Symbolism in Butler Yeat’s Poem Easter 1916

June 22, 2022 by Essay Writer

The poem “Easter 1916” written by William Butler Yeats is an extravagant piece that illustrates crippled history. The poem illuminates the Easter uprising in 1916, in which the Irish rose up against the British in a bloody conflict in Dublin that was a catalyst for growing unrest on the part of the Irish as a result of their centuries-long oppression by the British. Yeats dives into his indecision towards the martyred renegades of the Easter Uprising. Yeats is a striking artist deserving of study, not on the grounds that he gives objective authentic answers we may get some information about this period, nor does he give a precise point by point record of the chronicled procedure, but since of his splendid yet particular visionary bits of knowledge in our western culture and due to profound sensitivity, he communicates for the catastrophe and sentiment of human life. The poem is narrative by Yeats himself for the sole purpose to inform his audience to not sanction the independence to be overshadowed by the cost to achieve it. Yeasts’ use of diction, figurative language and Imagery sanctions him to convey the significance of his message. Through a consistency in form, Yeats maintains a sense of unity; yet he allows variations in this structure he further emphasizes particular elements of the poem to convey Ireland’s coming of age through the search for change and identity.

The use of the word “Motley” in this poem is nothing but a work of art. The word holds so voluminous symbolic and figurative meaning to it. According to the Oxford Dictionary, the word motley means, “Incongruously varied in appearance or character; disparate”.

The lines: “Being certain that they and I. But lived where motley is worn,” add to the fact that each citizen, like Yeats, is well aware that they share a common identity, but the use of ‘motley’ (the chequered outfit worn by jesters) suggests that the idyll they all dream of is foolish. Because they don’t experience this motley-ness, there is a degree of separation between the English and the Irish. This also connects with the word “meaningless”, which is repeated twice in the same stanza, conveying how foolish and meaningless all these friendly talks are because he lives where “motley” is worn. This contrasts with the idealism summed in the phrase “wherever green is worn” at end of the poem. Yeats is primarily loved for his capacity to express anguish and enduring in exquisite resounding dialect. His uncertainty is passed on in the vagueness through numerous implications of words: both Motley and stone could be perused in different ways. A lyric’s abundance and nuance are regularly made by wide conceivable implications. This enables the responder to draw in with the lyric and disentangle their own understandings.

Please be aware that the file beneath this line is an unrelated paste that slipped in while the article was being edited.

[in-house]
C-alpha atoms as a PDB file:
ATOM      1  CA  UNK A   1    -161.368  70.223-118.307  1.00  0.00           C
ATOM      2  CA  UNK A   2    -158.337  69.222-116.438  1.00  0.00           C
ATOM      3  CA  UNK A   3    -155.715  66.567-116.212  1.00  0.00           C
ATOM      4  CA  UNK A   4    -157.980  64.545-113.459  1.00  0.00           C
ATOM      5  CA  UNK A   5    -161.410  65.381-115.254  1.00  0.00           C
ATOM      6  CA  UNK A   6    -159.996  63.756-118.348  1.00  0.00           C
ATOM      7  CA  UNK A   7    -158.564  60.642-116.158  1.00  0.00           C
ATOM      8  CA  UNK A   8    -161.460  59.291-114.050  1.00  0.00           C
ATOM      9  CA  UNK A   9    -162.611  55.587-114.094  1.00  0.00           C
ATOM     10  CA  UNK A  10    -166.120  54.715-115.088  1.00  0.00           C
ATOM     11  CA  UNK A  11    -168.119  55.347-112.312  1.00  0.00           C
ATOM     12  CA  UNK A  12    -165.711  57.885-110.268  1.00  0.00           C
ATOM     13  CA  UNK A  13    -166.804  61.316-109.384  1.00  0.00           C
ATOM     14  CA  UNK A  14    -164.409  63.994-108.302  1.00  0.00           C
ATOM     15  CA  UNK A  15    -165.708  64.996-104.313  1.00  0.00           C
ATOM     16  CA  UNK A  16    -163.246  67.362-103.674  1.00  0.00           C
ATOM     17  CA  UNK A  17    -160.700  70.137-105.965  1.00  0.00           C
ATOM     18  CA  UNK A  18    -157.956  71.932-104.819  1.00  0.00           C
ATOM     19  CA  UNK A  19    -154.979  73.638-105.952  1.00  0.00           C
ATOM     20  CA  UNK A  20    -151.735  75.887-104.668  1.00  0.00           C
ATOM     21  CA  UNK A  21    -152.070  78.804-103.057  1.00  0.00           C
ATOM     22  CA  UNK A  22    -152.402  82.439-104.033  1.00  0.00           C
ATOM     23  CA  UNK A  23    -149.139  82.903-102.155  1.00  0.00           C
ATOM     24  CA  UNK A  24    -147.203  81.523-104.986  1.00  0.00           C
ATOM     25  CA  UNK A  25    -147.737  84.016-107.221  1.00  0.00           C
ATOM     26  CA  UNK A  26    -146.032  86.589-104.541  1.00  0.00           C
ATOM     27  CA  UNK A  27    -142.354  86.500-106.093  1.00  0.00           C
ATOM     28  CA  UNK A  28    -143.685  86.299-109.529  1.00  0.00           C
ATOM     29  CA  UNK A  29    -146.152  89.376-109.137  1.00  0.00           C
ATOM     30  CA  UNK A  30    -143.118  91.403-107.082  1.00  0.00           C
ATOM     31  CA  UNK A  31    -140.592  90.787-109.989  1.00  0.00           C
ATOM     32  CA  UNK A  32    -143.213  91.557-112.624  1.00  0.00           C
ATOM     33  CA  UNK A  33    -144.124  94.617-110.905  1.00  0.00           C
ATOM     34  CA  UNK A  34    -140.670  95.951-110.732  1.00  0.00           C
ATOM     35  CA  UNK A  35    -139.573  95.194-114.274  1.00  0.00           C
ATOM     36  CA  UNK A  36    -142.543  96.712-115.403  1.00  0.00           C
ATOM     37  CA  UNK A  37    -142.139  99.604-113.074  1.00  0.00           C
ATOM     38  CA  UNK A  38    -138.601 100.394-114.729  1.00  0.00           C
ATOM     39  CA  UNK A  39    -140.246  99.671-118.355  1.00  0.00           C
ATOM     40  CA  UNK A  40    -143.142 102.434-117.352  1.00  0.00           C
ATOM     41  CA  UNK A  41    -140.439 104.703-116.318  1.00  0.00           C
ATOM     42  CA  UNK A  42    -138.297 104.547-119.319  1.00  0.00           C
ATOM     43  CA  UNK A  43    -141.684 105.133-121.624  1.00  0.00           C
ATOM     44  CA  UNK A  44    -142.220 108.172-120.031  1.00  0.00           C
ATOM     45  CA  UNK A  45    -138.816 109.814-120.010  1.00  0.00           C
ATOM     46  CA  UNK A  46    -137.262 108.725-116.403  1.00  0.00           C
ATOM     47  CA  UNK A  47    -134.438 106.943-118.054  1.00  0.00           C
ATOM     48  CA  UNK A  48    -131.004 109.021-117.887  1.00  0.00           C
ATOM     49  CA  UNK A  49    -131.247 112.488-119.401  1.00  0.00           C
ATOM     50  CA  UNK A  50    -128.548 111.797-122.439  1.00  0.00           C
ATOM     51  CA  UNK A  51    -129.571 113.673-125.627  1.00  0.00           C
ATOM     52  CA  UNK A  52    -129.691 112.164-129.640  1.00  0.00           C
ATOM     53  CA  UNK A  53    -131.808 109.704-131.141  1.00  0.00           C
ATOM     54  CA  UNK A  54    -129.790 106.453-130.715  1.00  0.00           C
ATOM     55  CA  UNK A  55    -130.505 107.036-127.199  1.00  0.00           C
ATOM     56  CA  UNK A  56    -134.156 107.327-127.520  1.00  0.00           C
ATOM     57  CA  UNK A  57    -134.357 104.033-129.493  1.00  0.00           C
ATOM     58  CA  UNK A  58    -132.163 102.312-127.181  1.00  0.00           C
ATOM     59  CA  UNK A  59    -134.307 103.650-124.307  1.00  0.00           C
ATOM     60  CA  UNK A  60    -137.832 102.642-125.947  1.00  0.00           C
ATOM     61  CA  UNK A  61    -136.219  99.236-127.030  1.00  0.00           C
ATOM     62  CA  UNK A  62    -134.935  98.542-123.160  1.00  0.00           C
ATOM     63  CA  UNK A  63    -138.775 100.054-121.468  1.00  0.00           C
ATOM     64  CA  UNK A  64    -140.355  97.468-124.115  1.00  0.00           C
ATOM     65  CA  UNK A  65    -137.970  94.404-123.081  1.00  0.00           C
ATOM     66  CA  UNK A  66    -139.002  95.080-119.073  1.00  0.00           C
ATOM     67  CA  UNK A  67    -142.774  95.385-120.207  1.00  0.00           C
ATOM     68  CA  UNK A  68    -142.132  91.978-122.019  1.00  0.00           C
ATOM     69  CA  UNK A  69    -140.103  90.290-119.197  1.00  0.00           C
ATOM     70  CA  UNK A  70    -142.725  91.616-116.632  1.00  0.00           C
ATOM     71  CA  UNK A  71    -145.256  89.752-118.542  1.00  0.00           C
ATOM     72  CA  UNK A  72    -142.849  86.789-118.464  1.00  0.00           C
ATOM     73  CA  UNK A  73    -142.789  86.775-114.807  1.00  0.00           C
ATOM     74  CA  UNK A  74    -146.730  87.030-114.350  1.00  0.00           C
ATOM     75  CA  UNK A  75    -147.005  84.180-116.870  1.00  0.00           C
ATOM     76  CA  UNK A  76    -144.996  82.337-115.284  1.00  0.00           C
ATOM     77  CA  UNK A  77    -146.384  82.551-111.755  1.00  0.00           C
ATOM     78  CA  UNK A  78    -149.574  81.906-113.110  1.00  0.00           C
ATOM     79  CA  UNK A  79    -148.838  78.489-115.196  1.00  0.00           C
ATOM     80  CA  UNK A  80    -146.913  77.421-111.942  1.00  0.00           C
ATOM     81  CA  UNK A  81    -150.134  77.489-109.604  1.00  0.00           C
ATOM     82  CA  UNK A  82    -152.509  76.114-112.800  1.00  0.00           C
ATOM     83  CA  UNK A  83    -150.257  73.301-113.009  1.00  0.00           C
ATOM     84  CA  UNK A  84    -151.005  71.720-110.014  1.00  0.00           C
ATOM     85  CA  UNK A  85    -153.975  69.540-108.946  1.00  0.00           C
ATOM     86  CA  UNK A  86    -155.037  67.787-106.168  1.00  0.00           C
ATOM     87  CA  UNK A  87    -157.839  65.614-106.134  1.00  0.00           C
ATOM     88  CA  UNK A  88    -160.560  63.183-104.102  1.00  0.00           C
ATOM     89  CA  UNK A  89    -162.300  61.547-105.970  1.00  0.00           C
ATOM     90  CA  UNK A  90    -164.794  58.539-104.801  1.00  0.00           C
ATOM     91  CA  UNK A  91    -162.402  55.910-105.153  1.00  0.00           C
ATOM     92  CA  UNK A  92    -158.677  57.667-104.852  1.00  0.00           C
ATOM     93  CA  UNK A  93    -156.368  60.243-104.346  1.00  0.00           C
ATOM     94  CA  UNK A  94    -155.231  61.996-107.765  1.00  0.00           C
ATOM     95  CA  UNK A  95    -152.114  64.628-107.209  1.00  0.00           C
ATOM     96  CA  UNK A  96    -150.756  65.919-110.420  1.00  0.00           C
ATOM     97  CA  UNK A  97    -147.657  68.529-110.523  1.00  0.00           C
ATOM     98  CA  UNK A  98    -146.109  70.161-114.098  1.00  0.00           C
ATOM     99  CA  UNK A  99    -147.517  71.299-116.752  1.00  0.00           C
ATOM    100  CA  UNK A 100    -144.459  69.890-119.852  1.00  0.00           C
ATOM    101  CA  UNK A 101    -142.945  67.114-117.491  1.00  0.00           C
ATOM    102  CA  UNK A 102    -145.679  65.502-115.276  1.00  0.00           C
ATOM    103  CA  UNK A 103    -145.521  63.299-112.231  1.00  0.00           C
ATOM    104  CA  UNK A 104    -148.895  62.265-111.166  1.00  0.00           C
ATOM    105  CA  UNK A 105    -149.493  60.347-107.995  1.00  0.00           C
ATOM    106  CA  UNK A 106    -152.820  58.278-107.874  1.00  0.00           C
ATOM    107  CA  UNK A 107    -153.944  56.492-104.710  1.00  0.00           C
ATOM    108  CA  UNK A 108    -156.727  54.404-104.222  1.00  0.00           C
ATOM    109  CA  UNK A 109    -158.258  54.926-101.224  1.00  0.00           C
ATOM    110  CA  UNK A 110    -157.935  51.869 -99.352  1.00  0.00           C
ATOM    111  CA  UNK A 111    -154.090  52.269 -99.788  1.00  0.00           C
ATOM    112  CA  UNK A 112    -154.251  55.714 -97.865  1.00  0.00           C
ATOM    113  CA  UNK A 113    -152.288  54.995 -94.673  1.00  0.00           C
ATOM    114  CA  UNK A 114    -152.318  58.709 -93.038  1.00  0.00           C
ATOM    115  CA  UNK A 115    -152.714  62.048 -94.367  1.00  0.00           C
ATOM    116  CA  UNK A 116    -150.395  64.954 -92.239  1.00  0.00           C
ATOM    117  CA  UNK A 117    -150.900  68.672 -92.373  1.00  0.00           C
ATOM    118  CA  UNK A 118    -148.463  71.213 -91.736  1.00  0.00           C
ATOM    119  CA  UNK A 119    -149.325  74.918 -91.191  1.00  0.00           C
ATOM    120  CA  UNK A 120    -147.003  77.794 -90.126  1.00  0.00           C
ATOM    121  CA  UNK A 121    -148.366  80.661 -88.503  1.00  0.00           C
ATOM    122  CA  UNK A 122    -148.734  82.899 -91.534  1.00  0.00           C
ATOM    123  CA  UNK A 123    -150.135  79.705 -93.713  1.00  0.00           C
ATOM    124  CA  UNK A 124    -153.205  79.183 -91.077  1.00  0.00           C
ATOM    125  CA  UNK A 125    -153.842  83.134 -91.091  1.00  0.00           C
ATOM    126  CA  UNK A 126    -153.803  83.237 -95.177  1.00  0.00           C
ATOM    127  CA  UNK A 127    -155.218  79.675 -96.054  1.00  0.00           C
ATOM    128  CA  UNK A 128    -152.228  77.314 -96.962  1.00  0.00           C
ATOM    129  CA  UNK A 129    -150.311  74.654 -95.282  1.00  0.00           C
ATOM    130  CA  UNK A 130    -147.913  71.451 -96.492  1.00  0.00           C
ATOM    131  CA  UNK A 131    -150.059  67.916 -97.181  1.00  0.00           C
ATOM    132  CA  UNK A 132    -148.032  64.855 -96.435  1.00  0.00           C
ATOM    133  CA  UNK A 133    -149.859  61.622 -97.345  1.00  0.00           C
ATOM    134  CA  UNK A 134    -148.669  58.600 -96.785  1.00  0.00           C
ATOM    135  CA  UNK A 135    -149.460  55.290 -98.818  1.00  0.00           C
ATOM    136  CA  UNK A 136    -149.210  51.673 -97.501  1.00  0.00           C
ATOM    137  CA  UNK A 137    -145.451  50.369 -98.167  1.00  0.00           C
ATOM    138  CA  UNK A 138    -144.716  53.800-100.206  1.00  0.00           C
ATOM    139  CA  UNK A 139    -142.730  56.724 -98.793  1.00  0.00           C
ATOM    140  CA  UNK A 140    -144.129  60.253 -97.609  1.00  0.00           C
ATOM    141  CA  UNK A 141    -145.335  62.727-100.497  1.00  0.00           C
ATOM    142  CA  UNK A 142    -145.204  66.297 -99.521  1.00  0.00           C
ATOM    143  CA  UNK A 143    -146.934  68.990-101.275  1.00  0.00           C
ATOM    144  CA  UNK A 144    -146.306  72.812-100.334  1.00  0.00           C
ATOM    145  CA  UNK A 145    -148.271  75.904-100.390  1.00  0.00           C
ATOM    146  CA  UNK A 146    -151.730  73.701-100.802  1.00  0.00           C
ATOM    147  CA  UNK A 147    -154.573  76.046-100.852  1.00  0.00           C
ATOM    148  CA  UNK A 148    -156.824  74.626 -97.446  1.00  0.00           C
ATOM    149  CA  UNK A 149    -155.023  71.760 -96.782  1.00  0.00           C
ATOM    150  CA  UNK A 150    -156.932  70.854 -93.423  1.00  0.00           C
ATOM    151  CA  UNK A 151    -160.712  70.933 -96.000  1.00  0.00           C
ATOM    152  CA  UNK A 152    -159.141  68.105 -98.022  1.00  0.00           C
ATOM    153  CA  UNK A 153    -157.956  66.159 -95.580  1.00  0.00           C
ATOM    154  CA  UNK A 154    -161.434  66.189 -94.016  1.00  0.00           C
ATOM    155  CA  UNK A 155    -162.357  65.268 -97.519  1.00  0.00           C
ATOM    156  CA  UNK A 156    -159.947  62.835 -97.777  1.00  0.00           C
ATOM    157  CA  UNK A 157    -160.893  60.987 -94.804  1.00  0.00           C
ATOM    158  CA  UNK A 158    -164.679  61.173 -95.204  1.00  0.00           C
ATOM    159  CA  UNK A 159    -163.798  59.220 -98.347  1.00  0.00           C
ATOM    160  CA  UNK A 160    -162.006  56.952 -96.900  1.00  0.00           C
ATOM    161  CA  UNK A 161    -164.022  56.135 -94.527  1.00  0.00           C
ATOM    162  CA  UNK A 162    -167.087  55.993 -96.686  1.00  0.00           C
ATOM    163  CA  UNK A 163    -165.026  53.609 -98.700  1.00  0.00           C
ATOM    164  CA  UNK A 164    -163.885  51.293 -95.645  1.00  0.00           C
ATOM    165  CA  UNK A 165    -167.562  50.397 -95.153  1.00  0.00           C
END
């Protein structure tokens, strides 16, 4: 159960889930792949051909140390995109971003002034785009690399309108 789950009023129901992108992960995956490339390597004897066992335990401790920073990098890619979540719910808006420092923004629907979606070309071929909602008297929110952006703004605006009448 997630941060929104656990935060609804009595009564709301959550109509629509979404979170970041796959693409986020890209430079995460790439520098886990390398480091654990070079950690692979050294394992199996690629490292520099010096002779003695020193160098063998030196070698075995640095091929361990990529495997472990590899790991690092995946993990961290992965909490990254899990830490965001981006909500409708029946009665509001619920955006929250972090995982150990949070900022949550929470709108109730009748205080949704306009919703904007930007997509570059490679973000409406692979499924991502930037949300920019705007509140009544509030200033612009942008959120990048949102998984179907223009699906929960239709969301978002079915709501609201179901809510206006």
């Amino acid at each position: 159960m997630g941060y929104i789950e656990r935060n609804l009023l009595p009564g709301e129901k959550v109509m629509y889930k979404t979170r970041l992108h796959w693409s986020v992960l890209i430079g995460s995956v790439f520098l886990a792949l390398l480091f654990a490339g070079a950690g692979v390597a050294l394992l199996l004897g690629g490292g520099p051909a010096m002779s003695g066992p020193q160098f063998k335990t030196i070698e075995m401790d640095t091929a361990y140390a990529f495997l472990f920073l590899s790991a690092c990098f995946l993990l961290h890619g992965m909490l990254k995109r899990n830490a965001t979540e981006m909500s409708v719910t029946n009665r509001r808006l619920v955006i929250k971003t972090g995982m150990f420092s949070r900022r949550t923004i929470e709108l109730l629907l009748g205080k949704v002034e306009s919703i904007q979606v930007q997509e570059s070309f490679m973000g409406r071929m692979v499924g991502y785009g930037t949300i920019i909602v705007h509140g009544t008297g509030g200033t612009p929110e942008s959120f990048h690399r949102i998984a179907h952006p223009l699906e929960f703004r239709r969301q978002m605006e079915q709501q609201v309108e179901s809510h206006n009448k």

Are changed, changed utterly:

A terrible beauty is born.

‘A terrible beauty ‘ is an oxymoron, which is utilized to depict the double impact of the Easter Rising. It is loathsome, on account of all the unnecessary passing’s that happened amid this uprising. It is delightful, in light of the fact that it opened the eyes of Ireland, which took into consideration the formation of the Irish Free State. These last two lines work as a method for helping the peruser to remember the bigger issue confronting Ireland. It is rehashed in alternate stanzas as a method for connecting them together; despite the fact that every stanza talks distinctively about the Easter Rising, in Ireland, they are associated with this expression.

The third stanza of ‘Easter 1916’ is extremely figurative, talking about a stone in a stream. In the main line, the speaker states, Hearts with one purpose alone.

Through summer and winter seem

Enchanted to a stone

To trouble the living stream.

The stone is evidently an image, and thusly this stanza can be deciphered in a boundless number of ways. One manner by which it can be translated is that one’s heart just has one reason, regardless of whether it is to thump all together for a living being to live, or to love another eternity, at that point it will swing to stone, and not have the capacity to work in some other way. This will cause issues in ‘the living stream,’ as something which can just have one capacity appears to be to a greater degree a weight than a delight or blessing. Life will keep on happening while this mono-working heart is ‘amidst everything.’ The Irish renegades’ sole reason, in their own particular eyes, was to defy the British government. Another method for deciphering it is that a stone that is tossed into a stream uproots water and disturbs the characteristic request of things; the progressives do a similar thing.

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